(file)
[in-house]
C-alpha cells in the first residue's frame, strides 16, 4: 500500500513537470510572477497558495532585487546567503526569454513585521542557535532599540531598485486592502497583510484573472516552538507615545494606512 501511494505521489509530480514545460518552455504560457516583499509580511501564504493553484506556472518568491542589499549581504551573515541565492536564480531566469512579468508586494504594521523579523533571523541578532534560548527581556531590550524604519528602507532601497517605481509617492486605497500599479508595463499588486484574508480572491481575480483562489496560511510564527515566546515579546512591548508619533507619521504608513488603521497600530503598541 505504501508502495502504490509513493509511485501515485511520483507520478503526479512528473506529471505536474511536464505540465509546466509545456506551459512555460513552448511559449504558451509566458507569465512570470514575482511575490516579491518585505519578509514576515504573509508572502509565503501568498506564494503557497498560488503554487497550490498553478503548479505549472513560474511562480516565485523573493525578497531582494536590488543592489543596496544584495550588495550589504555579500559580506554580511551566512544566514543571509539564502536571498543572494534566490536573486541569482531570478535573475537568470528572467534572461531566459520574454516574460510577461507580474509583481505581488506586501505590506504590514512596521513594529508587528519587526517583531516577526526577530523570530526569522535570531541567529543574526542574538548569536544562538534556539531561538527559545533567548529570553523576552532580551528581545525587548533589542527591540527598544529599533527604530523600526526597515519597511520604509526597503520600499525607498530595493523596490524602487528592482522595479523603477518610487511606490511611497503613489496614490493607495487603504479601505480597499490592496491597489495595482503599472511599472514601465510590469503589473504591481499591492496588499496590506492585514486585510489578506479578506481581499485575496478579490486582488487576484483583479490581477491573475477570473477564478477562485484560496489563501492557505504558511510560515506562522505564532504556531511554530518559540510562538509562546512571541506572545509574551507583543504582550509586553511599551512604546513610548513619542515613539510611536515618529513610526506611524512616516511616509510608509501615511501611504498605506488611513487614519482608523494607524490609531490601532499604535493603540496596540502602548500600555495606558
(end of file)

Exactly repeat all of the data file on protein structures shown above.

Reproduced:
[in-house]
C-alpha cells in the first residue's frame, strides 16, 4: 500500500513537470510572477497558495532585487546567503526569454513585521542557535532599540531598485486592502497583510484573472516552538507615545494606512 501511494505521489509530480514545460518552455504560457516583499509580511501564504493553484506556472518568491542589499549581504551573515541565492536564480531566469512579468508586494504594521523579523533571523541578532534560548527581556531590550524604519528602507532601497517605481509617492486605497500599479508595463499588486484574508480572491481575480483562489496560511510564527515566546515579546512591548508619533507619521504608513488603521497600530503598541 505504501508502495502504490509513493509511485501515485511520483507520478503526479512528473506529471505536474511536464505540465509546466509545456506551459512555460513552448511559449504558451509566458507569465512570470514575482511575490516579491518585505519578509514576515504573509508572502509565503501568498506564494503557497498560488503554487497550490498553478503548479505549472513560474511562480516565485523573493525578497531582494536590488543592489543596496544584495550588495550589504555579500559580506554580511551566512544566514543571509539564502536571498543572494534566490536573486541569482531570478535573475537568470528572467534572461531566459520574454516574460510577461507580474509583481505581488506586501505590506504590514512596521513594529508587528519587526517583531516577526526577530523570530526569522535570531541567529543574526542574538548569536544562538534556539531561538527559545533567548529570553523576552532580551528581545525587548533589542527591540527598544529599533527604530523600526526597515519597511520604509526597503520600499525607498530595493523596490524602487528592482522595479523603477518610487511606490511611497503613489496614490493607495487603504479601505480597499490592496491597489495595482503599472511599472514601465510590469503589473504591481499591492496588499496590506492585514486585510489578506479578506481581499485575496478579490486582488487576484483583479490581477491573475477570473477564478477562485484560496489563501492557505504558511510560515506562522505564532504556531511554530518559540510562538509562546512571541506572545509574551507583543504582550509586553511599551512604546513610548513619542515613539510611536515618529513610526506611524512616516511616509510608509501615511501611504498605506488611513487614519482608523494607524490609531490601532499604535493603540496596540502602548500600555495606558